2003: Peru RPCV Marlis Rufener designs houses that create less waste and give people a sense of community

When home designer Marlis Rufener lived in Peru while working for the Peace Corps, she didn't have running water, a refrigerator or a stove. The bathroom was a hole dug in the ground. Her dwelling was enclosed by a dirt wall with glass shards on top, and she had to drop a rope and bucket into a well to get water. The experience, combined with her other travels in Europe, Mexico and Independent Samoa, taught her how to make do in small spaces, cut down on waste and promote community -- knowledge she eventually applied to her home design skills. "I look at the very large houses being built today and despair about many trends they encourage: waste of materials, extra time and money necessary to clean and spend on maintenance, tying the owners to the house," Rufener said. "This can encourage an almost anti- social tendency to 'hole-up' in the house, rather than to become an active part of the community and neighborhood. Within the house, it also increases the distance between family members, allowing them to avoid one another when desired." Click this link to read more.

  • Original Source: The Columbian. "Pushing The Efficiency Envelope: Home Designer Makes The Most Of Every Square Foot To Make Houses 'Fit' With Owners, Create Less Waste And Give People A Sense Of Community" April 6, 2003.


2003: Obituary for Peru RPCV Jon Davies

Ms. Davies, a Washington area resident since 1978, was born in Alliance, Ohio, and raised in Franklin, Pa. She graduated from Penn State University with a degree in general science and served as a Peace Corps volunteer in Peru from 1968 to 1970. Click this link to read more.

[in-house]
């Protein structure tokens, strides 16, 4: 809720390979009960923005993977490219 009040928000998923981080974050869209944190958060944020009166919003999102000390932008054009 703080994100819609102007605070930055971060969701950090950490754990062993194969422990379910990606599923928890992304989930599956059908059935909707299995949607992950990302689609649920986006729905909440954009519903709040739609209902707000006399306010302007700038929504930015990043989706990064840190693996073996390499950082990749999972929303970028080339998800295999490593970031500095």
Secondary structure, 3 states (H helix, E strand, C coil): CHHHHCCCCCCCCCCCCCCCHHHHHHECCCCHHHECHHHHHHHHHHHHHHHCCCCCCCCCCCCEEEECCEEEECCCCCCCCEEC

• Original Source: Washington Post. "Jon Davies Language Analyst" May 2, 2003.


2003: Peru RPCV Javier Garza to be Dominican Republic Country Director

Javier Garza, president and CEO of Meals on Wheels and More, has resigned to become an executive with the Peace Corps, the Austin nonprofit group announced Tuesday. He will become country director for the Peace Corps in the Dominican Republic this summer. Early in his career, he was a Peace Corps volunteer in Peru and has wanted to return to the service as an overseas executive, according to the organization. Click this link to read more.

  • Original Source: Austin Business Journal. "Meals On Wheels Ceo Quits" May 6, 2003.


2003: About Peace Corps

On December 12, 2001, Peru's president, Alejandro Toledo, officially invited the Peace Corps to return to Peru. Peace Corps Volunteers will now serve in Peru by providing critical support to communities in two primary sectors: small business and health. In 2003, 32 Peace Corps Volunteers and Volunteer Trainees will serve in Peru. The Peace Corps first opened a program in Peru in 1962. Volunteers worked in grassroots development projects targeting health, agriculture, education and business development. The program in Peru supported over 2,600 Volunteers from 1962 until Peace Corps' departure in 1975. Click this link to read more.

  • Original Source: US Embassy in Peru. "On December 12, 2001, Peru's President, Alejandro Toledo, Officially Invited The Peace Corps To Return To Peru. Peace Corps Volunteers Will Now Serve In Peru By Providing Critical Support To Communities In Two Primary Sectors: Small Business And Health. In 2003, 32 Peace Corps Volunteers And Volunteer Trainees Will Serve In Peru." May 18, 2003.